Fair Funds for Investors – Definition

Cite this article as:"Fair Funds for Investors – Definition," in The Business Professor, updated July 30, 2019, last accessed October 19, 2020, https://thebusinessprofessor.com/lesson/fair-funds-for-investors-definition/.


Fair Funds for Investors Definition

The Fair Funds for Investors is a provision clearly stated in Section 308(a) of the Sarbanes-Oxley Act of 2002. This provision gives protection to investors that have lost their investment capital due to unethical practices of the companies they invest in. The Securities and Exchange Commission (SEC) created the Fair Funds for Investors. It is designed to provide disgorgements for investors that have fallen victim of illegal activities of companies and have lost their money in the process. Penalties collected from this type of companies are also distributed to the investors.

A Little More on What is  Fair Funds for Investors

The securities and Exchange Commission has the responsibility of recovering penalties from companies who violated securities laws and regulations. Before the Sarbanes-Oxley Act of 2002 made provision for Fair Funds for Investors, the penalties collected from erring and unethical companies were not distributed to investors who lost their money. Rather, they were disbursed to the United States Treasury.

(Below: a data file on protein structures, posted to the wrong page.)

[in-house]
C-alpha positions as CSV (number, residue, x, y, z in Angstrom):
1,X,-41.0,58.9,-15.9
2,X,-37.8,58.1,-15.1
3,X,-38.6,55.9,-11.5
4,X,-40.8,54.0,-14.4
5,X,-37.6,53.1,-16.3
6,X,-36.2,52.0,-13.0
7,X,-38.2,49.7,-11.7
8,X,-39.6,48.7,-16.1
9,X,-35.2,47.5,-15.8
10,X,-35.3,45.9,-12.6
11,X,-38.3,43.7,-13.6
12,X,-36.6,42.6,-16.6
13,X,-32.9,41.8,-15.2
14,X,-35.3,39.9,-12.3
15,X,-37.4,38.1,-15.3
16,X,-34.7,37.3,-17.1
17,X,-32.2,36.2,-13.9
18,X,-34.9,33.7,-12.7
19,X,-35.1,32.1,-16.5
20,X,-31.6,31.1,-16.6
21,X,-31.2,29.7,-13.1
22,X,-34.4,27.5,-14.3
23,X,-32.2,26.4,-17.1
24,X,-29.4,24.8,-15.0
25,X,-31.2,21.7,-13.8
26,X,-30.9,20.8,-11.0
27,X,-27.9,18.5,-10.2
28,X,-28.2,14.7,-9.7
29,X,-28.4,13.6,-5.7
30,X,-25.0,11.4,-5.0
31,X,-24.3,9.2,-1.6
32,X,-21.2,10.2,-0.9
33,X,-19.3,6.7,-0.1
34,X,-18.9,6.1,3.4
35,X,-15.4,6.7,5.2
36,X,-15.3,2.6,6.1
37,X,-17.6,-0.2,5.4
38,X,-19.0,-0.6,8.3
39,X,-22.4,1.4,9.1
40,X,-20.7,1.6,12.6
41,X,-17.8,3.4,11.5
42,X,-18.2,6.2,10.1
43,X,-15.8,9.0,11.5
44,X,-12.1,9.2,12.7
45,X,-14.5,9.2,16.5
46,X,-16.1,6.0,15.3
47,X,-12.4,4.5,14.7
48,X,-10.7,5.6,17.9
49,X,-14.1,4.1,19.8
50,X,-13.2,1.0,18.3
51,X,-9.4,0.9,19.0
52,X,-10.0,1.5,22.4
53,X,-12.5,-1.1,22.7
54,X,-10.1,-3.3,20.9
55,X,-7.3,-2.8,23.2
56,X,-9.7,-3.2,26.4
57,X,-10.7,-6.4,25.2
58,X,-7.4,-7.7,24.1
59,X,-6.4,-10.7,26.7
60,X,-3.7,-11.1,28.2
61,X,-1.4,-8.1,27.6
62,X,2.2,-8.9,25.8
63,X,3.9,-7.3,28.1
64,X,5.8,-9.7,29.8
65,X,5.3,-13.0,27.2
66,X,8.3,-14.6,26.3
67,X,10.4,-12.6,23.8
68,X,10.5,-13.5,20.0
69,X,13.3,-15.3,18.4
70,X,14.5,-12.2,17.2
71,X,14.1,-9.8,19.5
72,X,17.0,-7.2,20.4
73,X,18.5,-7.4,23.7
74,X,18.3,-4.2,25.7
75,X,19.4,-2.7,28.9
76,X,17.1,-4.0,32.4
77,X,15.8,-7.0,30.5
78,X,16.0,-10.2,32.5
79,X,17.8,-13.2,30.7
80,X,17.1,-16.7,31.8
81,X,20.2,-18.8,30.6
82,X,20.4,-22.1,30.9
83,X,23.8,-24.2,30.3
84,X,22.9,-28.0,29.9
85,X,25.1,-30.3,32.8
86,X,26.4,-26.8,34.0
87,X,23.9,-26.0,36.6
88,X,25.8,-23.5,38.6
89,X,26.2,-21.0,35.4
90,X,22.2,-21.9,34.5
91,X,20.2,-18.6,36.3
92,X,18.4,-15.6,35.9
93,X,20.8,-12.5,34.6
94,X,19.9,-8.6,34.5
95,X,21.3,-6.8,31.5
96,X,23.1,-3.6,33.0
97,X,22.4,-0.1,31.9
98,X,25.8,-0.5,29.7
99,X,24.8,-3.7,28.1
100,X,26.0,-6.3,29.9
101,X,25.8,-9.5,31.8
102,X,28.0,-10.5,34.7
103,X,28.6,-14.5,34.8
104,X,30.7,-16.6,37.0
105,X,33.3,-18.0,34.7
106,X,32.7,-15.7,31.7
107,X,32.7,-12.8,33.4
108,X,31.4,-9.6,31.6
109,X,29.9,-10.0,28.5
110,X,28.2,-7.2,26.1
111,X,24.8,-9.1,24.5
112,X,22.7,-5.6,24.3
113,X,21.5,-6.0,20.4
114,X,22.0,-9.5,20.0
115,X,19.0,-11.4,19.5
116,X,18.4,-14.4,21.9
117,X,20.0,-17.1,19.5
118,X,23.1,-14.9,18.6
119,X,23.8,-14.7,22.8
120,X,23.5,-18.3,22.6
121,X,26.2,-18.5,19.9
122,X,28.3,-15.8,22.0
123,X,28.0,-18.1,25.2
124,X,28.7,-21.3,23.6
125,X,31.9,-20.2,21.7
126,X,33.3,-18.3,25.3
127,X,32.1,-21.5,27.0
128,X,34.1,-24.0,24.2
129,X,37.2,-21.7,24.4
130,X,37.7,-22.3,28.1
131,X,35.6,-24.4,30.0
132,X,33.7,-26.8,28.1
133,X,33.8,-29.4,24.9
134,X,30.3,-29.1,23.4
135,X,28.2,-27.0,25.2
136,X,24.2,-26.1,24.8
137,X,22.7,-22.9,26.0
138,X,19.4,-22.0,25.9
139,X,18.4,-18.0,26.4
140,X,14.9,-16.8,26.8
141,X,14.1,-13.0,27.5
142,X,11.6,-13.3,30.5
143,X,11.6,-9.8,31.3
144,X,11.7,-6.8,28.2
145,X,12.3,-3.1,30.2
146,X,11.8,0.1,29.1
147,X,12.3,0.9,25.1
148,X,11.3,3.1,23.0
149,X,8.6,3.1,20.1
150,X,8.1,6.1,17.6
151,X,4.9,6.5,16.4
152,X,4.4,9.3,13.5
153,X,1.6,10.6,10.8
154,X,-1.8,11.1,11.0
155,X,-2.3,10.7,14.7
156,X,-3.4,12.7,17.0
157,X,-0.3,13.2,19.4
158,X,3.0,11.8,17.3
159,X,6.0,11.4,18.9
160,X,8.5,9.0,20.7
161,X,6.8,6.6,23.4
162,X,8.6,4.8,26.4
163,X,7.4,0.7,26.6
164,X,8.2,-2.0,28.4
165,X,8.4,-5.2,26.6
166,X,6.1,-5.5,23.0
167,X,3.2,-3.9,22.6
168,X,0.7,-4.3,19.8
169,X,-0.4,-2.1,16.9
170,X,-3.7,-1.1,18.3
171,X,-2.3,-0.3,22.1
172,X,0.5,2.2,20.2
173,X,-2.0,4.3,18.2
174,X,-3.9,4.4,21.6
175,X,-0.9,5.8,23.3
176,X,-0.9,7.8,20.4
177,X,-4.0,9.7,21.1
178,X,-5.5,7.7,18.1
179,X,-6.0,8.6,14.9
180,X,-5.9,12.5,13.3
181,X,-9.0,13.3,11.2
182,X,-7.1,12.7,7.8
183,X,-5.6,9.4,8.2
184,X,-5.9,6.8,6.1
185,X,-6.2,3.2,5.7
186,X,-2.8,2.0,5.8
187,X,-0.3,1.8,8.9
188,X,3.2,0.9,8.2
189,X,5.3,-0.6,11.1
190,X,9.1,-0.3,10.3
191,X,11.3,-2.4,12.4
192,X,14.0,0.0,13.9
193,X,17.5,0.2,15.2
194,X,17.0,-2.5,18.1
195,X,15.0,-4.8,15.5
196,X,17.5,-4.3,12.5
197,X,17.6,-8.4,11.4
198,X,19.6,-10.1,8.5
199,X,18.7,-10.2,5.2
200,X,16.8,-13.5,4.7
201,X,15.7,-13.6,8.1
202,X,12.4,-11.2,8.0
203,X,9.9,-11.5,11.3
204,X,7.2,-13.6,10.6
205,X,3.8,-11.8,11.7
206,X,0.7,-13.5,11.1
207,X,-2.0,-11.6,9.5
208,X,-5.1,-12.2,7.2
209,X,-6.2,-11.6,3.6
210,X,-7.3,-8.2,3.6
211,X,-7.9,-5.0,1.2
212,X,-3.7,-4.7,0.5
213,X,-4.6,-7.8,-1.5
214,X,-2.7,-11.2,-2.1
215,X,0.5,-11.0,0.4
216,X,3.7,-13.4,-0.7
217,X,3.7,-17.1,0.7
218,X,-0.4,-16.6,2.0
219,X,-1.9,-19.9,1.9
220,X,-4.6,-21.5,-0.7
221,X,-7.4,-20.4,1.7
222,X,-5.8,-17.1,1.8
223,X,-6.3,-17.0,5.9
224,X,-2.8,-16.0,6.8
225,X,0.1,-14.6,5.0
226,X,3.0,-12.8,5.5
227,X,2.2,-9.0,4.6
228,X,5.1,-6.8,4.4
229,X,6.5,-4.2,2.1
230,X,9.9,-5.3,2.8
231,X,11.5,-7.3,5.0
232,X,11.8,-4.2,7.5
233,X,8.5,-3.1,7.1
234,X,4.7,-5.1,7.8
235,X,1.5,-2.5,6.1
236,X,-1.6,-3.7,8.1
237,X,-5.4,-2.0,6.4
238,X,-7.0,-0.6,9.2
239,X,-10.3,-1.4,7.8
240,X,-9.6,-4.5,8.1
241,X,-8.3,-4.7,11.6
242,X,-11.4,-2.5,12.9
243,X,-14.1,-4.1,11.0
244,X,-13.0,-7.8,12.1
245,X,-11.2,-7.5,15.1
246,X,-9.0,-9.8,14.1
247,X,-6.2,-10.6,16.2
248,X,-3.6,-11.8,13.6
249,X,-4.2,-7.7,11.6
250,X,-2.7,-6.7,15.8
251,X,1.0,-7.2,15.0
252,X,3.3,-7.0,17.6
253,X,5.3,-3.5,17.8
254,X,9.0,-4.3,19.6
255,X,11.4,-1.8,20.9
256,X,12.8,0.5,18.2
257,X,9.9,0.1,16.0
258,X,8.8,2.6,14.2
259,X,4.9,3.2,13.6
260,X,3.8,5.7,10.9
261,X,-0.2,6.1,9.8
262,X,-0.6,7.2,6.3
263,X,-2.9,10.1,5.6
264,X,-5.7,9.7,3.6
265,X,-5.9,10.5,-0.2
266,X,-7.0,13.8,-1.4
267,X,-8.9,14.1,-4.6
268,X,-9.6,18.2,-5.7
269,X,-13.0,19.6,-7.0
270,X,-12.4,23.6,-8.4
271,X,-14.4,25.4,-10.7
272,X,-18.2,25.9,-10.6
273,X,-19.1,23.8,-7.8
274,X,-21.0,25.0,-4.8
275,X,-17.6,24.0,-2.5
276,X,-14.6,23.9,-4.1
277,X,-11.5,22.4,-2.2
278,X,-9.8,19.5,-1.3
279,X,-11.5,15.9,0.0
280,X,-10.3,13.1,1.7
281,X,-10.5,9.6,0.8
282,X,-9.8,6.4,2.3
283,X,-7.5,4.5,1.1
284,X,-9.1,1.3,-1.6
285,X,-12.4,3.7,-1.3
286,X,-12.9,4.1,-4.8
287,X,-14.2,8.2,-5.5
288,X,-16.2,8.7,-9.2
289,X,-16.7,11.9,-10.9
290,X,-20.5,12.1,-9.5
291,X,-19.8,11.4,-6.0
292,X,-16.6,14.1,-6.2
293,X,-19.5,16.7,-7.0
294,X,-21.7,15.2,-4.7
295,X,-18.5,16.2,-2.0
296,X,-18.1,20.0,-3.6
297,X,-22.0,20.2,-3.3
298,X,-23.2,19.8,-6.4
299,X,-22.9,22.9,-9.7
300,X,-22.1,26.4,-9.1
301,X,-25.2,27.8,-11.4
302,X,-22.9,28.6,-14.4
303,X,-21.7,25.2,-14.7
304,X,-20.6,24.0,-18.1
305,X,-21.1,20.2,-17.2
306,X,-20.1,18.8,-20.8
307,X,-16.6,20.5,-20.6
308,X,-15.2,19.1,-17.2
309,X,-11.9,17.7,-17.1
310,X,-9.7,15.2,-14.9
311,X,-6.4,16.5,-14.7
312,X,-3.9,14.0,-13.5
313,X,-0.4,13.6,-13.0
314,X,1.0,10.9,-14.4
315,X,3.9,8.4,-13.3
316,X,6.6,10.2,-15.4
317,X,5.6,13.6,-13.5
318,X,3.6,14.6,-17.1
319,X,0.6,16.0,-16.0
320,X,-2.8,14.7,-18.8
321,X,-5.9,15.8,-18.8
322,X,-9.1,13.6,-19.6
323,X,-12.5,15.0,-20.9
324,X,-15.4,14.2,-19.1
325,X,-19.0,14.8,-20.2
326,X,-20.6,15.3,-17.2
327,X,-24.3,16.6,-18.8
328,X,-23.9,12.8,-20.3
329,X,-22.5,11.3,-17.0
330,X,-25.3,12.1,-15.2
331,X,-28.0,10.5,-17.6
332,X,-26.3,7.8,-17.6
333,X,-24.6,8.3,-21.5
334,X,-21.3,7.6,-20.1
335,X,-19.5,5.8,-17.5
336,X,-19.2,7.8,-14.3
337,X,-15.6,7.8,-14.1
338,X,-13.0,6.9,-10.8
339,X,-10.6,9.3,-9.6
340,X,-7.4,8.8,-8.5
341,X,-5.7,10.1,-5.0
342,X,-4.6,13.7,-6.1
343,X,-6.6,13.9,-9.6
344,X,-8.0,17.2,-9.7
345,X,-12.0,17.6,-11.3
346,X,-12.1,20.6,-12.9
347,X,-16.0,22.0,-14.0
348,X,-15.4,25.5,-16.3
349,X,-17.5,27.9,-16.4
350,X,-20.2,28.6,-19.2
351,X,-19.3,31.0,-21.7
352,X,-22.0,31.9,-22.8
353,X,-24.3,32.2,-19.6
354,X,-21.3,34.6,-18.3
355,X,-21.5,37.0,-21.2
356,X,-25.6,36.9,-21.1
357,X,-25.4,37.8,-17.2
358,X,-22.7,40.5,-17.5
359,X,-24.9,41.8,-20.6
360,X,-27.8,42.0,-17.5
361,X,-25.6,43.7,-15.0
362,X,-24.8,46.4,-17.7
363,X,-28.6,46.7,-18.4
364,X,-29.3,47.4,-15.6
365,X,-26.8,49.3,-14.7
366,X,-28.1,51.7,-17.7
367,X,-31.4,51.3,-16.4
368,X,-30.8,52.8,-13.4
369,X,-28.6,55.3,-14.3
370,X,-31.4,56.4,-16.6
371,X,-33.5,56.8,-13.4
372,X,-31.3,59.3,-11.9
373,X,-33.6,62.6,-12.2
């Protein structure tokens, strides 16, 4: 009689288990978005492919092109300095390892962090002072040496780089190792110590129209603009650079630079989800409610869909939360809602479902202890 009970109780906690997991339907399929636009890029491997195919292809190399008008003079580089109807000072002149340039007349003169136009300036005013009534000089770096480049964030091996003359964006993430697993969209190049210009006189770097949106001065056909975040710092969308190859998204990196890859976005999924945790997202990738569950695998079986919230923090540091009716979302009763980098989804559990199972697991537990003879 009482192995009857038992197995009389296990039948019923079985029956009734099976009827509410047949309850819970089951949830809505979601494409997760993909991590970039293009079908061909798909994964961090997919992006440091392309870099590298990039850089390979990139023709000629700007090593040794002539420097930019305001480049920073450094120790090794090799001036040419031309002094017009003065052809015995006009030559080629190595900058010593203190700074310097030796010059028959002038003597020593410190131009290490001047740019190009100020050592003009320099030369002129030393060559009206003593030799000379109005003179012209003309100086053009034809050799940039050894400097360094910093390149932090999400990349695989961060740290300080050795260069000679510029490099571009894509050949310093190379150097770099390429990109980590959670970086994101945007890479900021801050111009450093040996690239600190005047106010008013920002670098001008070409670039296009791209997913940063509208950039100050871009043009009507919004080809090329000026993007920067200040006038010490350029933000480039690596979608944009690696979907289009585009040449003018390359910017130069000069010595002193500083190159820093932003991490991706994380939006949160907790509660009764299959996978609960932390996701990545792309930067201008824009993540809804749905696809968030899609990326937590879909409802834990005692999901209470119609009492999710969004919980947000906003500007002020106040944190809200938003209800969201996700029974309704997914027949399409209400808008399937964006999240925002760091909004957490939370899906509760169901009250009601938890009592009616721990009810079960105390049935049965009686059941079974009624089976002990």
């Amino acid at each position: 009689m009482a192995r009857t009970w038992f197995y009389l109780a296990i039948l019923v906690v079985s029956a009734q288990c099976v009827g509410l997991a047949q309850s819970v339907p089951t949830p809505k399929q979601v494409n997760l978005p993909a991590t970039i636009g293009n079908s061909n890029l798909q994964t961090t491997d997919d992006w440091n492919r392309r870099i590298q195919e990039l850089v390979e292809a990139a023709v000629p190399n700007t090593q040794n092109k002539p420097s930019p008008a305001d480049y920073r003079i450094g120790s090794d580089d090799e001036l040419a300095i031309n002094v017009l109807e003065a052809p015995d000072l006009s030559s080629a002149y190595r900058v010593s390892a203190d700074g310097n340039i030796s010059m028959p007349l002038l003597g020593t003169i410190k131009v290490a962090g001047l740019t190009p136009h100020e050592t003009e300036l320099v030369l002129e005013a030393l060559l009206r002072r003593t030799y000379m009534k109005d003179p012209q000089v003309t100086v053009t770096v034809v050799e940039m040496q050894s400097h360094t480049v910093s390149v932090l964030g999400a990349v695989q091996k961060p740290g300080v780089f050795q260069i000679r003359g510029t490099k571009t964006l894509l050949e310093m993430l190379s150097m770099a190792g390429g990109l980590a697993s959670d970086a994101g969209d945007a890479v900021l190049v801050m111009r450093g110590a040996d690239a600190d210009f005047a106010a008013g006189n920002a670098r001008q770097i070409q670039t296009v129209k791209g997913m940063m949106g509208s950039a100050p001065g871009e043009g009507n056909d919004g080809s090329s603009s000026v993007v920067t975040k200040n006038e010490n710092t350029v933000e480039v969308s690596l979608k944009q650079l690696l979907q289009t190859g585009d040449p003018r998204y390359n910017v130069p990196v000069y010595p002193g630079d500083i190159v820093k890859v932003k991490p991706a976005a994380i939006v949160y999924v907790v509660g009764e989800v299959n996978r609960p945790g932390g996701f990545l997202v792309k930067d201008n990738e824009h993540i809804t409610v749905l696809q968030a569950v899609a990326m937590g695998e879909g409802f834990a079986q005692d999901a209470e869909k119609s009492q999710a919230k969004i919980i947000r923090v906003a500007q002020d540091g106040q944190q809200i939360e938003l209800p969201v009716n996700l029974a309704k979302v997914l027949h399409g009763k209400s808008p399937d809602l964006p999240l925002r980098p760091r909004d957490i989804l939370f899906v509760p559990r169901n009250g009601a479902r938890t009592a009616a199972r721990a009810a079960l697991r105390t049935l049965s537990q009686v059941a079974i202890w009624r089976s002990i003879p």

The Fair Funds Provision enabled the SEC to distribute penalties and disgorgement as a way of relieving investors that have suffered losses as a result of illegal activities of a company or an individual in terms of investment funds.

Research on the Fair Funds Provision

Despite that there were many criticisms against the Fair Funds Provision when it first started, this provision has recorded huge successes since its inception. Between 2002 and 2014, a sum of $14.33 billion has been distributed as compensation for defrauded investors. This was released by a 2014 study published in the Stanford Law Review. The research was carried out by Urska Velikonja.

The findings of the research also included that fair funds performs better than private securities litigation when it comes to getting compensation for securities law violations. Also, fair funds had a wide coverage than the litigation that only gives compensation for accounting fraud.

References for “Fair Funds for Investors”


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